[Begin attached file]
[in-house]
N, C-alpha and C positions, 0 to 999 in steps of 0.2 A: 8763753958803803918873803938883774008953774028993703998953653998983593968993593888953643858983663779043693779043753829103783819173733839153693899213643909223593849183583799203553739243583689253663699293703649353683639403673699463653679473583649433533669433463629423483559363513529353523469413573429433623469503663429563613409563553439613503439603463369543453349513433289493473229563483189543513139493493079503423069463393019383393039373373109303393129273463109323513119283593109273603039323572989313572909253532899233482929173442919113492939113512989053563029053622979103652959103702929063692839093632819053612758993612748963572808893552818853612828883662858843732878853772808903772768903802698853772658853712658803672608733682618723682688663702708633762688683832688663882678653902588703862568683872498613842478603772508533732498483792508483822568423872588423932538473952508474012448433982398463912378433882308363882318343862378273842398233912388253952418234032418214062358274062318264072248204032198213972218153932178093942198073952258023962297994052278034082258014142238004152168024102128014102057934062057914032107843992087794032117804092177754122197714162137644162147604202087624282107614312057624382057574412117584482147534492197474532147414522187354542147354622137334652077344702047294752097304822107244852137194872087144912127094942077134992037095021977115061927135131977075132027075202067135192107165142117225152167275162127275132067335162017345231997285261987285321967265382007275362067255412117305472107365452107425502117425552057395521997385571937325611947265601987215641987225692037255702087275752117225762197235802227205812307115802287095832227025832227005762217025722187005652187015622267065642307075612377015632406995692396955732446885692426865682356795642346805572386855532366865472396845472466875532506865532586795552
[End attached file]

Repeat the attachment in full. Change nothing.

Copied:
[in-house]
N, C-alpha and C positions, 0 to 999 in steps of 0.2 A: 8763753958803803918873803938883774008953774028993703998953653998983593968993593888953643858983663779043693779043753829103783819173733839153693899213643909223593849183583799203553739243583689253663699293703649353683639403673699463653679473583649433533669433463629423483559363513529353523469413573429433623469503663429563613409563553439613503439603463369543453349513433289493473229563483189543513139493493079503423069463393019383393039373373109303393129273463109323513119283593109273603039323572989313572909253532899233482929173442919113492939113512989053563029053622979103652959103702929063692839093632819053612758993612748963572808893552818853612828883662858843732878853772808903772768903802698853772658853712658803672608733682618723682688663702708633762688683832688663882678653902588703862568683872498613842478603772508533732498483792508483822568423872588423932538473952508474012448433982398463912378433882308363882318343862378273842398233912388253952418234032418214062358274062318264072248204032198213972218153932178093942198073952258023962297994052278034082258014142238004152168024102128014102057934062057914032107843992087794032117804092177754122197714162137644162147604202087624282107614312057624382057574412117584482147534492197474532147414522187354542147354622137334652077344702047294752097304822107244852137194872087144912127094942077134992037095021977115061927135131977075132027075202067135192107165142117225152167275162127275132067335162017345231997285261987285321967265382007275362067255412117305472107365452107425502117425552057395521997385571937325611947265601987215641987225692037255702087275752117225762197235802227205812307115802287095832227025832227005762217025722187005652187015622267065642307075612377015632406995692396955732446885692426865682356795642346805572386855532366865472396845472466875532506865532586795552